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  • Rolling Stone & Kirkus' Best Music Books of 2020


The debut memoir from the pop and fashion star.

Early on, Simpson describes the book she didn’t write: “a motivational manual telling you how to live your best life.” Though having committed to the lucrative deal years before, she “walked away,” fearing any sort of self-help advice she might give would be hypocritical. Outwardly, Simpson was at the peak of her success, with her fashion line generating “one billion dollars in annual sales.” However, anxiety was getting the better of her, and she admits she’d become a “feelings addict,” just needing “enough noise to distract me from the pain I’d been avoiding since childhood. The demons of traumatic abuse that refused to let me sleep at night—Tylenol PM at age twelve, red wine and Ambien as a grown, scared woman. Those same demons who perched on my shoulder, and when they saw a man as dark as them, leaned in to my ear to whisper, ‘Just give him your light. See if it saves him…’ ” On Halloween 2017, Simpson hit rock bottom, and, with the intervention of her devoted friends and husband, began to address her addictions and underlying fears. In this readable but overlong narrative, the author traces her childhood as a Baptist preacher’s daughter moving 18 times before she “hit fifth grade,” and follows her remarkable rise to fame as a singer. She reveals the psychological trauma resulting from years of sexual abuse by a family friend, experiences that drew her repeatedly into bad relationships with men, most publicly with ex-husband Nick Lachey. Admitting that she was attracted to the validating power of an audience, Simpson analyzes how her failings and triumphs have enabled her to take control of her life, even as she was hounded by the press and various music and movie executives about her weight. Simpson’s memoir contains plenty of personal and professional moments for fans to savor. One of Kirkus and Rolling Stone’s Best Music Books of 2020.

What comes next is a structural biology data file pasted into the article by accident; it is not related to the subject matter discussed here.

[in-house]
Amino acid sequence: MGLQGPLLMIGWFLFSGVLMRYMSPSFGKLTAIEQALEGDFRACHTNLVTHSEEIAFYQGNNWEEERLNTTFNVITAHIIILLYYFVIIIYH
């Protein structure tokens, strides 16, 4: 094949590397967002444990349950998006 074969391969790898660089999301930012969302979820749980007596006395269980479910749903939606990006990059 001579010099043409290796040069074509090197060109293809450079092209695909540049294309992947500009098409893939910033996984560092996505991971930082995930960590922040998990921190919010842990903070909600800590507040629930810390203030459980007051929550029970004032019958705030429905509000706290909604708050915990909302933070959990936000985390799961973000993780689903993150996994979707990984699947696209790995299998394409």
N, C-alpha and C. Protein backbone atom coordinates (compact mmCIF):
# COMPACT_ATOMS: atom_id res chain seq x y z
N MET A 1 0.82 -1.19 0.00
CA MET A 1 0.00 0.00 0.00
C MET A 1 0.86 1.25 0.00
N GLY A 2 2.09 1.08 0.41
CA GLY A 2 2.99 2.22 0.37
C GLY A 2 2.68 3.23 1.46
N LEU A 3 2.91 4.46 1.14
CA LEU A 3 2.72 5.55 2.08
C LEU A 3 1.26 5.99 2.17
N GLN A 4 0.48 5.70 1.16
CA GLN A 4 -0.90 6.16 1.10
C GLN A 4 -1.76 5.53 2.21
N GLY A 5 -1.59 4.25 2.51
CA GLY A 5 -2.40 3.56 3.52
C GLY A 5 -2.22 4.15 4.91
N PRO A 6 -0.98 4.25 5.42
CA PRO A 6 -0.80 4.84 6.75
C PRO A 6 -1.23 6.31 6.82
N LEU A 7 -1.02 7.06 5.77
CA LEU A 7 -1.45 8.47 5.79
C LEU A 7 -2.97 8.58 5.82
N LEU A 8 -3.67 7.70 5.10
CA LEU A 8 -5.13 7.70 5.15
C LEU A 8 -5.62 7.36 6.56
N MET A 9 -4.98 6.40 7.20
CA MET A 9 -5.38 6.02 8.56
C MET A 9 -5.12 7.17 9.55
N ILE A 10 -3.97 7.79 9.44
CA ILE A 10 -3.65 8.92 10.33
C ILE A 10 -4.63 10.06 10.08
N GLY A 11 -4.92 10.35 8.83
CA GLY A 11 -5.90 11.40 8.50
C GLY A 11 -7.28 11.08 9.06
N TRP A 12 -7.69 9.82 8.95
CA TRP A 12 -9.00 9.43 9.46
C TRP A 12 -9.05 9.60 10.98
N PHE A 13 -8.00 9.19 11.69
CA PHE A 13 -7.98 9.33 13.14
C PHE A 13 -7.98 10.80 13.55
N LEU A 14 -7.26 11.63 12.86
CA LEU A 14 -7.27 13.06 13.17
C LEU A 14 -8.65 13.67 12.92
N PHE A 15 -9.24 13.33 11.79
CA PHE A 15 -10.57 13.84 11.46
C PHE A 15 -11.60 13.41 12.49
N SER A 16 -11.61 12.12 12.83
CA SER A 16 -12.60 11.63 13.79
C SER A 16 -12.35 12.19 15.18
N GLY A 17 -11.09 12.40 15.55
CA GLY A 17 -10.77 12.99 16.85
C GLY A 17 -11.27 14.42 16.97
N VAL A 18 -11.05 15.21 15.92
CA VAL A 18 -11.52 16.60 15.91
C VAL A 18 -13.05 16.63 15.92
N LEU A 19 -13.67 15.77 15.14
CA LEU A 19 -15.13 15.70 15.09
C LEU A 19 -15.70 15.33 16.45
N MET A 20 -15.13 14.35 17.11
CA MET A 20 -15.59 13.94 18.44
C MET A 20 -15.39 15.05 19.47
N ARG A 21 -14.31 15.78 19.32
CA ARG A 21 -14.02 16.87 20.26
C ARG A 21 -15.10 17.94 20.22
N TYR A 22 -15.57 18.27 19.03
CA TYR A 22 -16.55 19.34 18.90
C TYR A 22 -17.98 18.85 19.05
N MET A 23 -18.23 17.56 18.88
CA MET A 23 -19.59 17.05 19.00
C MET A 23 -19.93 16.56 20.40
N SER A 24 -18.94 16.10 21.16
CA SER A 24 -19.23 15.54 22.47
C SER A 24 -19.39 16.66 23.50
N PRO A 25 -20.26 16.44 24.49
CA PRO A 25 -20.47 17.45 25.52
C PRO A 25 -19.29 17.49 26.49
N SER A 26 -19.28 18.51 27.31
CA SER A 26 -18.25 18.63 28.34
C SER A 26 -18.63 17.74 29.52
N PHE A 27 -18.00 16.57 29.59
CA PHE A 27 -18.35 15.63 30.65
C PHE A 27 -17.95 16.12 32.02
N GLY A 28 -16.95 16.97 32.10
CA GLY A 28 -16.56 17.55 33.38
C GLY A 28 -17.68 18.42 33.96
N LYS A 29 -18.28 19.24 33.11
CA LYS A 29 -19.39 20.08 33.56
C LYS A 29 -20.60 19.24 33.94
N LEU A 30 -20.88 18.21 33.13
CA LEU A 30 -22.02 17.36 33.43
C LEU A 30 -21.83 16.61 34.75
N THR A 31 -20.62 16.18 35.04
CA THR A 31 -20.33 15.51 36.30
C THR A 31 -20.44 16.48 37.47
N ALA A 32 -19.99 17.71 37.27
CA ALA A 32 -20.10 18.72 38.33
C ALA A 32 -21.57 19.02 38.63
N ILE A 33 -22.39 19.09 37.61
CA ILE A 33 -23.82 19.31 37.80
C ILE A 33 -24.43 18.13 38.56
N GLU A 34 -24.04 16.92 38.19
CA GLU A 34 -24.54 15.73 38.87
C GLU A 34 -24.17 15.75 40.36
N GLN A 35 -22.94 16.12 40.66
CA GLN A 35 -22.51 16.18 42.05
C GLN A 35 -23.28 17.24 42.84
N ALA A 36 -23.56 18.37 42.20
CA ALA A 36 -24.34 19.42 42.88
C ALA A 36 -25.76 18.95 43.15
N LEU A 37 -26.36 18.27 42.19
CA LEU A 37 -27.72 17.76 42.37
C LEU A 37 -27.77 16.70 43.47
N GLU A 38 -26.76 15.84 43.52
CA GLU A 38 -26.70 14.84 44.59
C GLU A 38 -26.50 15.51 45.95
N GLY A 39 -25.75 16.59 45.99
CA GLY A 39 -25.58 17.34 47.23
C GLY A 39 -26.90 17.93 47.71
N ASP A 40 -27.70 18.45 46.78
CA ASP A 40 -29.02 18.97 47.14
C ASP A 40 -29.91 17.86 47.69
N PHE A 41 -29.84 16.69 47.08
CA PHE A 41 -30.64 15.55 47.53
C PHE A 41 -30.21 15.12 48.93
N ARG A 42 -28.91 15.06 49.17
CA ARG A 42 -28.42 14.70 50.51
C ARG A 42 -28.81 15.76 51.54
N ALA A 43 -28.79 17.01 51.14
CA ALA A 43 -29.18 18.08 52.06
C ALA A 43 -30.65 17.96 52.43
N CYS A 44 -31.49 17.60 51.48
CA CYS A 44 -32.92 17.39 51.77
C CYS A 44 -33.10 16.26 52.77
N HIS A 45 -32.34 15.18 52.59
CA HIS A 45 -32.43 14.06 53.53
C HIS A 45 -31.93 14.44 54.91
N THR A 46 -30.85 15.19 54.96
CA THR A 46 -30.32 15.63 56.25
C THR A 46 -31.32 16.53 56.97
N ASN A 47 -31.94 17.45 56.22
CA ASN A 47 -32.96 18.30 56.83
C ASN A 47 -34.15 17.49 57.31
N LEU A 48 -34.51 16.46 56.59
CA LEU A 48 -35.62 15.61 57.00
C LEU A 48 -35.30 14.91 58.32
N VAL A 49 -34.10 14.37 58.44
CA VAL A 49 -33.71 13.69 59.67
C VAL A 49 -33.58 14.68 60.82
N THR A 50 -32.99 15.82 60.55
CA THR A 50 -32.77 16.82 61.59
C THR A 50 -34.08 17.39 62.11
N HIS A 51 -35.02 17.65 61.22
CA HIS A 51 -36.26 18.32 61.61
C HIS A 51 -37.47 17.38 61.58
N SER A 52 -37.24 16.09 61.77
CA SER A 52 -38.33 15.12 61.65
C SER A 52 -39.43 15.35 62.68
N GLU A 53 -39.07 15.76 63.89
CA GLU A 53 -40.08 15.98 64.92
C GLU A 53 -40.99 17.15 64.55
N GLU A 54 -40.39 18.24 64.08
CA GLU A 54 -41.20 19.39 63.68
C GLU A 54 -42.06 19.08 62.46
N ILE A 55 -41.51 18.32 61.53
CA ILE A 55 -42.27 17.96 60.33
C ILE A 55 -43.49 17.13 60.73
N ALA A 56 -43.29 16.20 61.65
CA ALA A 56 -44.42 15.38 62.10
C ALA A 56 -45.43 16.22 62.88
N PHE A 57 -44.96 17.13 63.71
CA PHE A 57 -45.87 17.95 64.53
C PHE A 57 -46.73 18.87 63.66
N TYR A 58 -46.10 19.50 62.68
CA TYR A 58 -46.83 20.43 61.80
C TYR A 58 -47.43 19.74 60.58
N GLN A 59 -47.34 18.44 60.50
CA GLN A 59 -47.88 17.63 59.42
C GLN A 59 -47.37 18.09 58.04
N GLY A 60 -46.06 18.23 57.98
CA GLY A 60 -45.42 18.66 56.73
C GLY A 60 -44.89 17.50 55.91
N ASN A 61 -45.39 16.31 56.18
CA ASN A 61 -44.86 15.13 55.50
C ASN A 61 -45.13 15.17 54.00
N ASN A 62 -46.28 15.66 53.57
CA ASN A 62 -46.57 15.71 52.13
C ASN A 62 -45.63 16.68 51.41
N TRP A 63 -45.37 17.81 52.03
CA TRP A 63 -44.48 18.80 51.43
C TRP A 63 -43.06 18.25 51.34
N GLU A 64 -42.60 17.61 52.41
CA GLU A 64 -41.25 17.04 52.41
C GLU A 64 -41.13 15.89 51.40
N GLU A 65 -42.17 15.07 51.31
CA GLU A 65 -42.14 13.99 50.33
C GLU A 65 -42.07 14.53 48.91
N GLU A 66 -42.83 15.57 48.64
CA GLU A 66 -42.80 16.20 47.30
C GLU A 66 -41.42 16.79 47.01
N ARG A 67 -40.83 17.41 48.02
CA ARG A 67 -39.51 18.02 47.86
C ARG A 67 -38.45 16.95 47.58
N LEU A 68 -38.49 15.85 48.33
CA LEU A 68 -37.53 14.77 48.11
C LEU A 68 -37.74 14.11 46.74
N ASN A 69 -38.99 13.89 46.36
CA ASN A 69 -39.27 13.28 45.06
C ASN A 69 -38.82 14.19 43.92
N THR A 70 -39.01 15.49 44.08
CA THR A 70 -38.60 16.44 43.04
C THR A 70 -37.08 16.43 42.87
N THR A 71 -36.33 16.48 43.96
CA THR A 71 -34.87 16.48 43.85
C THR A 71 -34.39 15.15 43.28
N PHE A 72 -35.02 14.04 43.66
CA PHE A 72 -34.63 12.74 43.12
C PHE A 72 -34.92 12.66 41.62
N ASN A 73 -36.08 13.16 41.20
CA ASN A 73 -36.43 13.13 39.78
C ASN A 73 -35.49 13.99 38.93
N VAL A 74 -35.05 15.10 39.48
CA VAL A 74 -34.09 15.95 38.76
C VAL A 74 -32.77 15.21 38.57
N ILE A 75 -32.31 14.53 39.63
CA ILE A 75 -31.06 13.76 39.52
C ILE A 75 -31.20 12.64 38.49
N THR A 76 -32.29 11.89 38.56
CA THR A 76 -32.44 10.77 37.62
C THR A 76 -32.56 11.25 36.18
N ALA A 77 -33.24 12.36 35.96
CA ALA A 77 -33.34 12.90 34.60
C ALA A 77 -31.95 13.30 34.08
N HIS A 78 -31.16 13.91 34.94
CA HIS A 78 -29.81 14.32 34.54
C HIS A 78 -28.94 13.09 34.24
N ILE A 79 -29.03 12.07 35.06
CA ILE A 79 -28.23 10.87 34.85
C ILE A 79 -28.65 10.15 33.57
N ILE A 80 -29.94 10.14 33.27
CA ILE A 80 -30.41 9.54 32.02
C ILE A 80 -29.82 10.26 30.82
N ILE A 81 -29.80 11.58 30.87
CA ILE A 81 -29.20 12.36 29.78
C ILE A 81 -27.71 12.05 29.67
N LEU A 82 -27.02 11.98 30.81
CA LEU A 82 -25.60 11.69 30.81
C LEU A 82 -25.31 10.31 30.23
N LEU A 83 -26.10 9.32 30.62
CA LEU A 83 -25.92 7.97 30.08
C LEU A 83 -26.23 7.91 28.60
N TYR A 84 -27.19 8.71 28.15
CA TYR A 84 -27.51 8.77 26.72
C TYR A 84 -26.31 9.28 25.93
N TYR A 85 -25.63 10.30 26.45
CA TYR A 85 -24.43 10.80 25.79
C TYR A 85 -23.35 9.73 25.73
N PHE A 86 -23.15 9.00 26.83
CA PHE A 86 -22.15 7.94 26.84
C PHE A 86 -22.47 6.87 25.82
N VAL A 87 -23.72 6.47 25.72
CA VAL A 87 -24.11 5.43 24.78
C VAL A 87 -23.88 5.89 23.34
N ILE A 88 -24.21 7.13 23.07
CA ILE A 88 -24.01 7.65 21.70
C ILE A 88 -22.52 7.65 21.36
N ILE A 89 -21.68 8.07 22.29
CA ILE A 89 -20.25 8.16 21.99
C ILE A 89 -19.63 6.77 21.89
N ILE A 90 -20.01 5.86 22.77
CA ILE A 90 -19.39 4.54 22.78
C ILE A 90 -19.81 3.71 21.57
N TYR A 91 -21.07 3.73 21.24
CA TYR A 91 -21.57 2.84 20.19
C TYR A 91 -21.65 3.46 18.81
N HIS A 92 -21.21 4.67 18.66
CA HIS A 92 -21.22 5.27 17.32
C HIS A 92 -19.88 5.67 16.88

An eye-opening glimpse into the attempted self-unmaking of one of Hollywood’s most recognizable talents.

Pub Date: Feb. 4, 2020

ISBN: 978-0-06-289996-5

Page Count: 416

Publisher: Dey Street/HarperCollins

Review Posted Online: Feb. 16, 2020